How Your Hadoop Distribution Could Lose Your Data Forever
Many businesses are depending on Apache Hadoop to run mission critical applications. Even more businesses use it as a method of driving crucial business decisions. In both cases, safeguarding data is a high priority.
Relational database users have long depended on foundational protection techniques, such as data replication and snapshots. Today, both are also implemented in standard Hadoop architectures. Their method of application and effectiveness, however, is not the same across distributions.
As a baseline measure of data protection, Hadoop replicates your data three times by default. This protects against system failures that are inevitable when working with cluster data processing on commodity hardware. By having your data replicated, Hadoop can continue functioning after the failure of an entire node. The JobTracker will simply reassign the computation to a different node.
Your platform should automate the replication process. For optimal protection it should replicate Hadoop’s file chunks, table regions and metadata. At least one of the replications should also be sent to a different rack.
Replication is a necessary tool to enhance Hadoop’s functionality, but it is not meant to act as a failsafe against data loss. Data loss can occur in many ways that replication cannot resolve. One example can be an error within a Hadoop application. A corrupt application can destroy all data replications while it attempts to process the computation. It will access each replication and destroy all three (example illustrated in Figure 1 below).
Figure 1: Corrupt application deleting all three replications of data
User errors are another common cause for data loss that replication may not undo. Users can accidentally delete or replace data without knowing. In some cases, administrators can use Hadoop’s trash feature to remedy this. Unfortunately, trash has a relatively small time frame in which you can restore your data. That is if you catch the user error in the first place.
These are just a couple of examples that prove there is a misconception that replication will always protect your precious data.
Snapshots should be a complete point-in-time capture of your storage system. They are useful in both the storage and compute layers of Hadoop.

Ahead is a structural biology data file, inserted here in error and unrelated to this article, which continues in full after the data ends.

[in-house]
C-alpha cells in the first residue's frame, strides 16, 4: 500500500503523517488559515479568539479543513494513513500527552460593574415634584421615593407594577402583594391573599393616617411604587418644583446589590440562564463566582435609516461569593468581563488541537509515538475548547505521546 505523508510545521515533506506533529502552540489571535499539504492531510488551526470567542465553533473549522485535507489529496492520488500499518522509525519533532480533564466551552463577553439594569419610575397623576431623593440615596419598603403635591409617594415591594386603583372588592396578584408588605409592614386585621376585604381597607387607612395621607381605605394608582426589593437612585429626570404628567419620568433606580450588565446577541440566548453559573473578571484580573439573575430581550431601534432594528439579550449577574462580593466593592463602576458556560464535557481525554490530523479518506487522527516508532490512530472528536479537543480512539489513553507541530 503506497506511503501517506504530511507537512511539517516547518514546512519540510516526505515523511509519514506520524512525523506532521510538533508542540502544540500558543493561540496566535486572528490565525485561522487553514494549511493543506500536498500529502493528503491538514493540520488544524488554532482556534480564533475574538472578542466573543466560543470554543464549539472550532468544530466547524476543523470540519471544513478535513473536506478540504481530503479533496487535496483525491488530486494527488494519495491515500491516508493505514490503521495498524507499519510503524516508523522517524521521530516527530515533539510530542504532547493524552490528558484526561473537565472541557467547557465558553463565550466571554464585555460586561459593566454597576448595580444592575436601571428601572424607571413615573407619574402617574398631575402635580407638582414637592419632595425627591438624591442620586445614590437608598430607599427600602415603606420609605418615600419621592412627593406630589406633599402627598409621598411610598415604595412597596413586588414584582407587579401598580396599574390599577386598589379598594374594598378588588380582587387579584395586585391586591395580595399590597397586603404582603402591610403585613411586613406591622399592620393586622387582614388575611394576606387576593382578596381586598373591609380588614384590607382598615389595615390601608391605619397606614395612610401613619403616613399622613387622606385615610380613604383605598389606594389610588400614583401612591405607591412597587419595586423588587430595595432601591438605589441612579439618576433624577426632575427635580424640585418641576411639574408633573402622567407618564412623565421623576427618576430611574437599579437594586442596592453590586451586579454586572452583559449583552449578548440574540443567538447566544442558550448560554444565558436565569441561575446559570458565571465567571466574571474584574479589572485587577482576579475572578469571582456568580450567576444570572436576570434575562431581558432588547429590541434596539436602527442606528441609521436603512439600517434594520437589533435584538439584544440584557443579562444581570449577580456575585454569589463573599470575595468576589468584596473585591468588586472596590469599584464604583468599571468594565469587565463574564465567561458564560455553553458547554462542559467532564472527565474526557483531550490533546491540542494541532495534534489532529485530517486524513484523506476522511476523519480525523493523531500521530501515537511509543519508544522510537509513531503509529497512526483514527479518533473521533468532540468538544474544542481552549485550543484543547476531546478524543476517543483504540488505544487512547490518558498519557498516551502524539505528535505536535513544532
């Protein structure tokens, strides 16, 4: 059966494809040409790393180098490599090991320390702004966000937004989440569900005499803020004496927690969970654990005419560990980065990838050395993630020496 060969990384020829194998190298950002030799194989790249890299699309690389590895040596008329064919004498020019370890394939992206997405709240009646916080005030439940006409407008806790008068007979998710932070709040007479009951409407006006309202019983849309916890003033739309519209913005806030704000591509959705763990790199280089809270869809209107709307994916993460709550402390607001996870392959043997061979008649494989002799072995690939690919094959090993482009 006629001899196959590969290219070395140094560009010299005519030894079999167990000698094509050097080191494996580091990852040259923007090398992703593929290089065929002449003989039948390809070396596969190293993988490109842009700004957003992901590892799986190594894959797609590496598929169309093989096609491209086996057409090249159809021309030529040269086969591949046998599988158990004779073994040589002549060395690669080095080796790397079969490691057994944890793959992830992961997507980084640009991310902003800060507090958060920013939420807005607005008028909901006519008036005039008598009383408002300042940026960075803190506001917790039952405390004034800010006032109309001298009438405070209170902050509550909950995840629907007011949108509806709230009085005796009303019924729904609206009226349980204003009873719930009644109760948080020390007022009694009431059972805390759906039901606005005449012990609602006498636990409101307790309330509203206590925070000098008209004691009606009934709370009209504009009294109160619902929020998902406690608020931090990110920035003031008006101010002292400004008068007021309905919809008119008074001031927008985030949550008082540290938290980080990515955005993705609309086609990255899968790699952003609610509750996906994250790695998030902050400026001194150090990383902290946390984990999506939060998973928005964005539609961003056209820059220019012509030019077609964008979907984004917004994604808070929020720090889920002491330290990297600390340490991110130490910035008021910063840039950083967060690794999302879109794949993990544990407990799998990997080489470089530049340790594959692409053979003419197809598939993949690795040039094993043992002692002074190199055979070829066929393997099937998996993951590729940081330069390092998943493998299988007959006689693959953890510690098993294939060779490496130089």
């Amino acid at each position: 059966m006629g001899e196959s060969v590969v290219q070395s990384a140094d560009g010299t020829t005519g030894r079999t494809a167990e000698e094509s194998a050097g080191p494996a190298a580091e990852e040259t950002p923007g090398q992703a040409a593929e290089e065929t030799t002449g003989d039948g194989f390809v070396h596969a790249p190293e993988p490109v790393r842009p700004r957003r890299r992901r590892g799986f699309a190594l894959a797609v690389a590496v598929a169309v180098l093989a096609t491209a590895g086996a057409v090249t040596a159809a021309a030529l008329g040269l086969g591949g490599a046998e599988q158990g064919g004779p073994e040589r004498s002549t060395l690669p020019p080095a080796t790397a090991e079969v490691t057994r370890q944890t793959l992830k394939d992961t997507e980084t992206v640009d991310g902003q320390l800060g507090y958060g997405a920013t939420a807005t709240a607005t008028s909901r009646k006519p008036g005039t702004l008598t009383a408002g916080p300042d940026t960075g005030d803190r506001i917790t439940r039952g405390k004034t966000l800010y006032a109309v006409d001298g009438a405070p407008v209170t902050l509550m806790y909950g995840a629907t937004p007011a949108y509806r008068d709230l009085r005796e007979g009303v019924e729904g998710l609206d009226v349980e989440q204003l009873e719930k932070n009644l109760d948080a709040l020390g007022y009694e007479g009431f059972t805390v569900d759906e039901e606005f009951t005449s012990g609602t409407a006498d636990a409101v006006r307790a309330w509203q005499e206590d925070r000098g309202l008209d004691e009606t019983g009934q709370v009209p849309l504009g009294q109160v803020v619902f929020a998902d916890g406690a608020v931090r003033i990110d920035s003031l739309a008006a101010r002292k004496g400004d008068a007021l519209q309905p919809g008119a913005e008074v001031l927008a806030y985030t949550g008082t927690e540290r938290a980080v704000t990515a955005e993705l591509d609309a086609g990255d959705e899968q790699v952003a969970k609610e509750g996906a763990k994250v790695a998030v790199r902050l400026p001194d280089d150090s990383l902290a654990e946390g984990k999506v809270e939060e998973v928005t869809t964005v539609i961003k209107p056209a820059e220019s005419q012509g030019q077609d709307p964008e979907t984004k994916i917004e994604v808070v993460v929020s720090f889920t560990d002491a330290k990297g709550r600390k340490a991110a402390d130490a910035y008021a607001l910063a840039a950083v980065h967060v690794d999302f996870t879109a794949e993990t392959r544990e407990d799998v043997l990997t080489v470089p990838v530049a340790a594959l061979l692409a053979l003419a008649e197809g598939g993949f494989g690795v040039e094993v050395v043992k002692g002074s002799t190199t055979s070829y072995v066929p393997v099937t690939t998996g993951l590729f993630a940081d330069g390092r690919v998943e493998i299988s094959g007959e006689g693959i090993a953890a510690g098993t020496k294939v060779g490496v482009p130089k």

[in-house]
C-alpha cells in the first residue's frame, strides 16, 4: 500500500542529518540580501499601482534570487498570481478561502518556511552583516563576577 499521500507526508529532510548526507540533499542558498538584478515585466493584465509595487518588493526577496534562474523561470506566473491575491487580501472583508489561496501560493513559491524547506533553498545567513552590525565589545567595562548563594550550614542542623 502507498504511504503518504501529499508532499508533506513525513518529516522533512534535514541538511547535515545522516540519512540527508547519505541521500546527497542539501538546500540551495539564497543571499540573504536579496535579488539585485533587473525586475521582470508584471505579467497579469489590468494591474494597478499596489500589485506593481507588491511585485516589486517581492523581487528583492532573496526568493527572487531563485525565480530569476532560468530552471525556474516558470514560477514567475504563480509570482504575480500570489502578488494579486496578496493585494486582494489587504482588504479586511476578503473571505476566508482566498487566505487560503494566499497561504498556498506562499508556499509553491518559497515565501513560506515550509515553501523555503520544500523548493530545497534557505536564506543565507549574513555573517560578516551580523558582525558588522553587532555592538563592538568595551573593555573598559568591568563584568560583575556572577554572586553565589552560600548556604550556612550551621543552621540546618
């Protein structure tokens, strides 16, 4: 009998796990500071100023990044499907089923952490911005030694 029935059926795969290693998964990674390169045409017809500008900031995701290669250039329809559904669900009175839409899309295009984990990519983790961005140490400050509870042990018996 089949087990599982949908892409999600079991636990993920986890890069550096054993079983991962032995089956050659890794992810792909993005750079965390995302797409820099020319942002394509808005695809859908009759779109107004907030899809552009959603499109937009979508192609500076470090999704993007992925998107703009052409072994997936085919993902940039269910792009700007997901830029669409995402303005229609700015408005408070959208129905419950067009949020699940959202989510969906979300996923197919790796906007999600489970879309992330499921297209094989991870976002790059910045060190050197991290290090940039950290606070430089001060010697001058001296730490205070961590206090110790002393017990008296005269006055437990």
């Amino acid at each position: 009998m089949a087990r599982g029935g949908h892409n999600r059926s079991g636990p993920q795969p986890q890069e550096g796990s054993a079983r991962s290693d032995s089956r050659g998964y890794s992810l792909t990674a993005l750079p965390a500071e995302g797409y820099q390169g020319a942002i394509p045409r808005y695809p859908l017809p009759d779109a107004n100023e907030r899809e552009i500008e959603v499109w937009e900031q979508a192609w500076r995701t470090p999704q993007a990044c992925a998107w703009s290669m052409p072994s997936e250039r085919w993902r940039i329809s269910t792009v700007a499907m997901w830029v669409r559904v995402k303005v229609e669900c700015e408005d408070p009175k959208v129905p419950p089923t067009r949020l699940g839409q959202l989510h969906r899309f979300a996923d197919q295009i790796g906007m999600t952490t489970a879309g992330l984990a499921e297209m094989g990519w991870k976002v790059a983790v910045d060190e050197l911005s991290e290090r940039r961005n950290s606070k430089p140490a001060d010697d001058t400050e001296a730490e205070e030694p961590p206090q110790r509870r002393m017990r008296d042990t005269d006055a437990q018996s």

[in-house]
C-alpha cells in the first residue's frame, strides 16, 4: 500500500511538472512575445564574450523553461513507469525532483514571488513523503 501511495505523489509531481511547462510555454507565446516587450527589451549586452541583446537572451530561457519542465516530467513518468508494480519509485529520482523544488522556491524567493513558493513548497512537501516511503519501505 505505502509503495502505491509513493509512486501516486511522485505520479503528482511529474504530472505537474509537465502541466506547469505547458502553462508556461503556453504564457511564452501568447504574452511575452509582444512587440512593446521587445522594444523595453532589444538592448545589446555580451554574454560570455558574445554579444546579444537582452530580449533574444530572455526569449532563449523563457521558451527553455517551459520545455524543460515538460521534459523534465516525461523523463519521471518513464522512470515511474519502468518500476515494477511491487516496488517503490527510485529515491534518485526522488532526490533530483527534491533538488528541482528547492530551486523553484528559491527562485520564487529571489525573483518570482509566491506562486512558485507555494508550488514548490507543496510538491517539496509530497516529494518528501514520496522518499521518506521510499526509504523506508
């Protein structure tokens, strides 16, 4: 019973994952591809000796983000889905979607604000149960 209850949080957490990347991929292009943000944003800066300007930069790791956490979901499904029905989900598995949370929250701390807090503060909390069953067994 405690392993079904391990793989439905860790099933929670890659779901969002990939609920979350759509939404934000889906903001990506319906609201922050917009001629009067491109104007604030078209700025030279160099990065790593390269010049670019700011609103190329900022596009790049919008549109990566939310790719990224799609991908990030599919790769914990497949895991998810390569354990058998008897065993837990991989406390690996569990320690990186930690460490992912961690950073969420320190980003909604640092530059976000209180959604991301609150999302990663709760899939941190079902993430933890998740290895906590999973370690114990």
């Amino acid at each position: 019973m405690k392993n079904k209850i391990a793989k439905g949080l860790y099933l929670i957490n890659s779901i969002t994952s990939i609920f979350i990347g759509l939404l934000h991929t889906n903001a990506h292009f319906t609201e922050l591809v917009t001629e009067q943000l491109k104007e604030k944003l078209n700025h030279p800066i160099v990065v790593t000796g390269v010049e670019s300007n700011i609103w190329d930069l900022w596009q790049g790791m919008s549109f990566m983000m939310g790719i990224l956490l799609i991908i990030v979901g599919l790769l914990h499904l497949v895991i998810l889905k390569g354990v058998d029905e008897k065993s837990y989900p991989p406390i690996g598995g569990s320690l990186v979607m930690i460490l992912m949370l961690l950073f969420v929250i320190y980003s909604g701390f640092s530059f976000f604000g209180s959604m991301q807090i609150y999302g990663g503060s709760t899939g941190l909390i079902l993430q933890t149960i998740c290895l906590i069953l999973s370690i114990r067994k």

Hadoop’s default HDFS snapshot system is a common offering amongst distributions. It also lacks many key characteristics that you should not live without. Let’s go through some of the problems found in the HDFS snapshot system and look at alternative solutions that you can find in a truly enterprise-grade Hadoop distribution:
HDFS snapshots promote themselves as a point-in-time recovery system. In actuality, HDFS snapshots will only record changes accurately in files you have closed. If you are depending on an automated snapshot backup recovery system, you will have no guarantees that your data was captured in a consistent state. However, a distribution that offers an enterprise snapshot system with true point-in-time consistency can deliver accurate recovery. This means the snapshot captures all files and tables at the time the snapshot was taken regardless of whether they are open or closed.
Supports All Applications
Many Hadoop applications are not built to support HDFS snapshots. This means that you will have to make many of your applications snapshot-aware. You do this by accessing the HDFS API to send up-to-date file length information to the NameNode (SuperSync/SuperFlush).
It is difficult to make these applications work correctly without overwhelming the NameNode. Even more, applications cannot modify files during the creation of a snapshot to ensure the integrity of the data. Your Hadoop distribution should have a snapshot system that supports all applications by default.
No Data Duplication
To increase efficiency, your snapshot system shouldn’t duplicate your data. It should also share the same storage as your live information. This eliminates any impact your snapshot system could have on your performance and scalability. Only one Hadoop distribution boasts a snapshot system that can capture a 1 petabyte cluster in seconds. All because they’ve eliminated the duplication of data.
Snapshots are a fantastic solution in your defense against user and application errors. However, it is critical that you choose a distribution that supports the most comprehensive capabilities of snapshot systems. Here’s a chart comparing the MapR snapshots to that included with other distributions of HDFS:
Data protection techniques like replication and snapshots should be your first line of defense. Evaluate the needs of your business and find a distribution that can ensure the highest degree of protection.
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